Workforce

+ Child Care

Two Vital Components of a Thriving San Diego Region

Child care and economic development are linked

Employees’ inability to secure child care has major effects for businesses and the economy

$57 Billion

The annual national cost of lost earnings, productivity, and revenue due to the child care crisis1

Most parents in San Diego have to work really hard to make ends meet

San Diego is the 13th most expensive metro area in the nation2

%

Percentage of San Diego families with children where all parents in the household are working3

%

The average price of child care for two young children in the San Diego region consumes 40% of the budget for a typical family of four5

We are losing parents from the workforce because they can’t find affordable child care or they’re settling for low quality care that isn’t good for the development of their children—our future workforce.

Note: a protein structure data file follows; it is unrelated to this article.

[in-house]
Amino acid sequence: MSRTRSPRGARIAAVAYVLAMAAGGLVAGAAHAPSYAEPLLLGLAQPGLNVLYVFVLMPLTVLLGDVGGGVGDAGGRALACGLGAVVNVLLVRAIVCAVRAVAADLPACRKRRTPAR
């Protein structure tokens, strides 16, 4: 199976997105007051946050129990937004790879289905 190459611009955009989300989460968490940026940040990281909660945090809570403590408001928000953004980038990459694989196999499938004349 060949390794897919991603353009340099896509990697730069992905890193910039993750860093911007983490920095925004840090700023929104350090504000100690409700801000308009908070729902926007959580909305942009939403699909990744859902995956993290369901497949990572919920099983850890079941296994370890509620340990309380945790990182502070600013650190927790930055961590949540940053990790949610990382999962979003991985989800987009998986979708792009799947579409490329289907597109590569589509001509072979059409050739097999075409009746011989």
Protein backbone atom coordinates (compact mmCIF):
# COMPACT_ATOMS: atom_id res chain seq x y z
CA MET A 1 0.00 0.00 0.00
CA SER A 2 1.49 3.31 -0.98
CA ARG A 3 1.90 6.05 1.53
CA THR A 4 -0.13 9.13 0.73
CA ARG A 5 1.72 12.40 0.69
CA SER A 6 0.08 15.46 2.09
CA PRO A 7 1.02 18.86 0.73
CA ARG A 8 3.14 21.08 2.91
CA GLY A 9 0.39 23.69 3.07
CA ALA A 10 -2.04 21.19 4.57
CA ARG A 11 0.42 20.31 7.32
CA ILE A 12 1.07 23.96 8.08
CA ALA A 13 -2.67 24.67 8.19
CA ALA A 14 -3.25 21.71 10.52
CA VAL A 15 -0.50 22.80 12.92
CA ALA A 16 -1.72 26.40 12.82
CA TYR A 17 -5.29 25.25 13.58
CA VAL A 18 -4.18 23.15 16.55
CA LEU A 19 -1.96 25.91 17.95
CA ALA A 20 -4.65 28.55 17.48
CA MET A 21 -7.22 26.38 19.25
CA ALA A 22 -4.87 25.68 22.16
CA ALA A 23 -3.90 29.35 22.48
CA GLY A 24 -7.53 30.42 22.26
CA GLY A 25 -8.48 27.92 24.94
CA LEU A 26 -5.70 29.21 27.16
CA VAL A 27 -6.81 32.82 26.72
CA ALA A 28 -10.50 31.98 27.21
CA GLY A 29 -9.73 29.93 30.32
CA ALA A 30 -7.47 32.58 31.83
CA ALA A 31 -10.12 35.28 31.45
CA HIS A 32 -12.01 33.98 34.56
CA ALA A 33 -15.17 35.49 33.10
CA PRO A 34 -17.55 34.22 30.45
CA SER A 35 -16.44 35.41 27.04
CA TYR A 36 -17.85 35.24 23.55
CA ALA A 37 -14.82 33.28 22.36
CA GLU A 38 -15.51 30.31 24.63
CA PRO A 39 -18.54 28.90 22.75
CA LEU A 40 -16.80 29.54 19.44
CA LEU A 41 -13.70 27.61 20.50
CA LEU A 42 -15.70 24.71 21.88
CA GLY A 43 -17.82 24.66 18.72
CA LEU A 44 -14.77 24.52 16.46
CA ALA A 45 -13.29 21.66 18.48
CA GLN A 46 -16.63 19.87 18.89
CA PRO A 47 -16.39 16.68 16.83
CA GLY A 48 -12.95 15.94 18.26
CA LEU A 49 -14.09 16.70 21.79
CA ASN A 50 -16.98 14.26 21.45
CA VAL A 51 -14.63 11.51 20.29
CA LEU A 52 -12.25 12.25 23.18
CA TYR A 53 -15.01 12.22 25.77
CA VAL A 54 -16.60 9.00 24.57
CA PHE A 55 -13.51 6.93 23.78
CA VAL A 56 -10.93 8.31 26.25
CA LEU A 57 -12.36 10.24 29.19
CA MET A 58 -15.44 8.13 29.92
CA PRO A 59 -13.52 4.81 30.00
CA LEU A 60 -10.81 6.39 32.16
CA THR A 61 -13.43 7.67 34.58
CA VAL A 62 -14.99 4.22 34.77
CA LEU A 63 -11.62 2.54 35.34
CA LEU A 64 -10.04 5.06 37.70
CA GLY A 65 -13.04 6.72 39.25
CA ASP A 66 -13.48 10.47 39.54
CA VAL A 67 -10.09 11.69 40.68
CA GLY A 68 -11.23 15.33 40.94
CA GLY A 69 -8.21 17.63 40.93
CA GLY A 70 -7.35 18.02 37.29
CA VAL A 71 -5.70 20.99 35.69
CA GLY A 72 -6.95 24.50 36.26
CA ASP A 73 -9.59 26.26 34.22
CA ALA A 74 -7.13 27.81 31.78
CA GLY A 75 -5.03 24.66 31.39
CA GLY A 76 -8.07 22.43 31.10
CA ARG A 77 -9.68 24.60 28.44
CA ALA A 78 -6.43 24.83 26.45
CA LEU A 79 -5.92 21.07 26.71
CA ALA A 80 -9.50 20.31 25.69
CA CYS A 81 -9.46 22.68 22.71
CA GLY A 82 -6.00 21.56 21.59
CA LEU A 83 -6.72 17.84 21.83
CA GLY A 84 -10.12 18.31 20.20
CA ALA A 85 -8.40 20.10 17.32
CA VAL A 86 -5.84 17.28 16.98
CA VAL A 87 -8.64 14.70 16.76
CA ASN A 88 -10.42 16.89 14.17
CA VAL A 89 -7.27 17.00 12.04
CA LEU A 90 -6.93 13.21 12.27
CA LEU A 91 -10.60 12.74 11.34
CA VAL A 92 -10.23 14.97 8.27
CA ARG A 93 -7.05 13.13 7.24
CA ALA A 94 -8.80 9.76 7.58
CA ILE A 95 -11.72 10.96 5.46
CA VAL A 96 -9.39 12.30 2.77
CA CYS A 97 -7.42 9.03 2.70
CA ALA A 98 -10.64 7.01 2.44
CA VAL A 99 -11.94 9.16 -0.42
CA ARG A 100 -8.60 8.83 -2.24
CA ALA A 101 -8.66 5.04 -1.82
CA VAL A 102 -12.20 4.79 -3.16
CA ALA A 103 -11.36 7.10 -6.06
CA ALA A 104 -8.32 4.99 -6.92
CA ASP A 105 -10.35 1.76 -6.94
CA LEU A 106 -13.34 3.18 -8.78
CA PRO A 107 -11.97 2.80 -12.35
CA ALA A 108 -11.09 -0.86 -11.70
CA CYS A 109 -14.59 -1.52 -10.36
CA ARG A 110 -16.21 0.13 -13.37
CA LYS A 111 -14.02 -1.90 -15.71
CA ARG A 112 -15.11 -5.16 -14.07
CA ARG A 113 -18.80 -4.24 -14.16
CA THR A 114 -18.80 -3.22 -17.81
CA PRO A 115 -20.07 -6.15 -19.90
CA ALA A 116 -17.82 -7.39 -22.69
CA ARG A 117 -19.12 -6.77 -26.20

Women are disproportionately affected

94% of those involuntarily working part-time in the U.S. due to child care issues are women6

San Diego has the second lowest female participation in the labor force among major American cities7

Every year a woman spends out of the workforce equates to three years in lost income8

It is time for San Diego to act because…

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Child care supports the current workforce

Parents must have child care to work and quality child care lets parents work dependably with peace of mind

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High quality child care builds a strong future workforce

  • Great early experiences yield a lifetime of education, social and health benefits
  • More family income when children are young builds strong bodies and minds,9,10 and reduces harmful stress and trauma11

Let’s explore the workforce + child care connection